06-23-20, 3:30 PM (ET): Yilun Wu, University of Oklahoma
  • Title: Complete integrability of the Intermediate Long Wave equation
  • Abstract: The Intermediate Long Wave equation (ILW) describes long internal gravity waves in stratified fluids. It models a regime intermediate between the KdV equation and the Benjamin-Ono equation. Kodama, Satsuma and Ablowitz discovered the formal complete integrability of ILW and formulated the direct and inverse scattering transform solution. However, it is unclear whether the formal scattering problems actually admit well-behaved solutions. No rigorous analysis of this method has ever been done. In this talk, I present some recent progress on the direct problem with small data. The solution is related to the theory of analytic functions on a strip. This is joint work with Peter Perry and Joel Klipfel.
06-16-20, 3:30 PM (ET): Alex Blumenthal, University of Maryland
  • Title: Chaos, scalar mixing, and passive scalar turbulence for models in fluid mechanics
  • Abstract: In models of fluid mechanics, Lagrangian flow \(\phi^t\) on the fluid domain describes the motion of a passive particle advected by the fluid. It is anticipated that typically, Lagrangian flow \(\phi^t\) is chaotic in the sense of (1) sensitivity with respect to initial conditions and (2) fast mixing of passive scalars (equivalently \(H^{-1}\) decay for passive scalars). I will present joint work with Jacob Bedrossian (U Maryland) and Sam Punshon-Smith (Brown U) in which we rigorously verify these chaotic properties for various incompressible and stochastically forced fluid models on the periodic box, including stochastic 2D Navier-Stokes and hyperviscous 3D Navier-Stokes. I will also present our recent application of these result to the study of passive scalar turbulence in the Batchelor regime, i.e., the steady state of passive scalars in a fluid (at fixed viscosity) attained as molecular diffusivity goes to 0. In this setting, we are able to prove Batchelor's inverse power law for the power spectrum, the passive scalar analogue of Kolmogorov's \(-4/3\) law for the power spectrum in the inertial range of a turbulent 3D fluid.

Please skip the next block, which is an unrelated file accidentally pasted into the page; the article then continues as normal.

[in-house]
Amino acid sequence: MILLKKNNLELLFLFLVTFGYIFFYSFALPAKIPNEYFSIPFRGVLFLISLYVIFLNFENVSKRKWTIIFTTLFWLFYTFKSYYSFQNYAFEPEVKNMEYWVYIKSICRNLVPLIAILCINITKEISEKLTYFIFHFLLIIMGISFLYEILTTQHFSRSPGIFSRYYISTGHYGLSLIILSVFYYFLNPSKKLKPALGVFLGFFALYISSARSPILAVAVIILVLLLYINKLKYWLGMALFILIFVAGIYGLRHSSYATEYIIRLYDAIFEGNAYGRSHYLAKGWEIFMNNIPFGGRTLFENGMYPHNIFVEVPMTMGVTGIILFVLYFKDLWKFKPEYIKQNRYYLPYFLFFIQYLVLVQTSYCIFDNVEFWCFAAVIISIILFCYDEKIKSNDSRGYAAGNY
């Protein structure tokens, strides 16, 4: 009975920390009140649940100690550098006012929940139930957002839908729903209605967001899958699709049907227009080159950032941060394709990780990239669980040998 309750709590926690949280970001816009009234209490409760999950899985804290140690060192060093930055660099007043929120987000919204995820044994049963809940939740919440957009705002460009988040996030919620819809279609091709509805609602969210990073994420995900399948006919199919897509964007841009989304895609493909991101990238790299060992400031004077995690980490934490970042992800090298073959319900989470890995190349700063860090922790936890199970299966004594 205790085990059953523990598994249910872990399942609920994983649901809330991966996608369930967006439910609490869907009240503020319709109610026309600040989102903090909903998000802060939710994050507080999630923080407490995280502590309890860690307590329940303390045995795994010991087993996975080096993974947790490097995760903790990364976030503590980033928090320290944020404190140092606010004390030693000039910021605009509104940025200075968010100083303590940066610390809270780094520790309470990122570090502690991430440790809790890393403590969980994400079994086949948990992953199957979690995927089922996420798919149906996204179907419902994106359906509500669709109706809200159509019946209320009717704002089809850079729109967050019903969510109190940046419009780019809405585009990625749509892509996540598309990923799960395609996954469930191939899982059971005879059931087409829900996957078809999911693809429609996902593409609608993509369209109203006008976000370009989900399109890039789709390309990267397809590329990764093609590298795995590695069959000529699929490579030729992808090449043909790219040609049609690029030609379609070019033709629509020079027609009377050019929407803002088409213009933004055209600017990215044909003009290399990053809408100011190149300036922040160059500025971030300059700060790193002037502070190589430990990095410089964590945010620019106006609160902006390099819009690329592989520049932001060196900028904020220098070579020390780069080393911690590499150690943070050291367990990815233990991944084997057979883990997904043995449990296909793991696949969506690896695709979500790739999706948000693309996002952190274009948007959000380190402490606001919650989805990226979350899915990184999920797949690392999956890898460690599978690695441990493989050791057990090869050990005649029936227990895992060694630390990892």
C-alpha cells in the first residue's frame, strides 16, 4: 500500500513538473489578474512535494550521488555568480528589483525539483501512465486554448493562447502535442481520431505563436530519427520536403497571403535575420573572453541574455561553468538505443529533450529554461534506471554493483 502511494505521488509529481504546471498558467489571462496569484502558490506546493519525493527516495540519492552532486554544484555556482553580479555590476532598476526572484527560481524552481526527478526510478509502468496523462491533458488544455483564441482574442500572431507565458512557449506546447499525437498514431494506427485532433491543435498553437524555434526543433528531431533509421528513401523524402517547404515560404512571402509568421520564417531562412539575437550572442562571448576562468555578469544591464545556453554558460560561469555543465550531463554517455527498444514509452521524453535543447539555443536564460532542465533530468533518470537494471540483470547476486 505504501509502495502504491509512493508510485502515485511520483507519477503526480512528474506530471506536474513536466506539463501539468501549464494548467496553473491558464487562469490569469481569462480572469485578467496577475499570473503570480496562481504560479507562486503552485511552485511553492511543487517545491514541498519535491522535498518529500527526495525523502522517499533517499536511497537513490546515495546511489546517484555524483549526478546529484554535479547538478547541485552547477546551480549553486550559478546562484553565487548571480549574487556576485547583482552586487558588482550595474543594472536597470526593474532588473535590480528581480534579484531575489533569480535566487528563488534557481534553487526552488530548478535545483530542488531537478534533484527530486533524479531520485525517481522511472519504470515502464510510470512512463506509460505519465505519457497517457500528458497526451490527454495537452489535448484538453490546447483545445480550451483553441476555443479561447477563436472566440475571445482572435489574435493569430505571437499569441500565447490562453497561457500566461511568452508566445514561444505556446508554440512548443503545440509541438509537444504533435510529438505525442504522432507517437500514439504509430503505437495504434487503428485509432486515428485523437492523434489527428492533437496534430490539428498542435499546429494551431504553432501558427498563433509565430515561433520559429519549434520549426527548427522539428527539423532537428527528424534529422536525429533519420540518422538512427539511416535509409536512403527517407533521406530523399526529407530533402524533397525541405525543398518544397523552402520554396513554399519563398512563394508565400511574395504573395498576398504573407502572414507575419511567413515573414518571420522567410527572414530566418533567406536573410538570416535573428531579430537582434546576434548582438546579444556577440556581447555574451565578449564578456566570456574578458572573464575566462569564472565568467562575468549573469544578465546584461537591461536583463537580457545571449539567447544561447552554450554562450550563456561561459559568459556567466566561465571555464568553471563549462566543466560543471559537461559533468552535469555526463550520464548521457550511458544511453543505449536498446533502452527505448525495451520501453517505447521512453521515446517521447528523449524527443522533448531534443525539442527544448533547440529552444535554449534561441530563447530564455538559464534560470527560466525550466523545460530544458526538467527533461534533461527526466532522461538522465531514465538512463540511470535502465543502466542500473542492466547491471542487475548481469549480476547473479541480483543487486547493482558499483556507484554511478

06-09-20, 3:30 PM (ET): Zhiyuan Zhang, Courant
  • Title: Linear stability and magnetic confinement of the relativistic Vlasov-Maxwell system
  • Abstract: The talk consists of two parts. In the first part, we consider the relativistic Vlasov-Maxwell system on a general axisymmetric spatial domain with perfect conducting boundary which reflects particles specularly, and look at a certain class of equilibria, assuming axisymmetry in the problem. We prove a sharp criterion of spectral stability under these settings and then provide several explicit families of stable/unstable equilibria. In the second part, we verify, for the 1.5D relativistic Vlasov-Maxwell system on an interval \((0, 1)\), that for a plasma in a spatial domain with a boundary, the specular reflection effect of the boundary can be approximated by a large magnetic confinement field in the near-boundary region.
06-02-20, 3:30 PM (ET): Thomas Beck, University of North Carolina, Chapel Hill
  • Title: Two-phase free boundary problems and the Friedland-Hayman inequality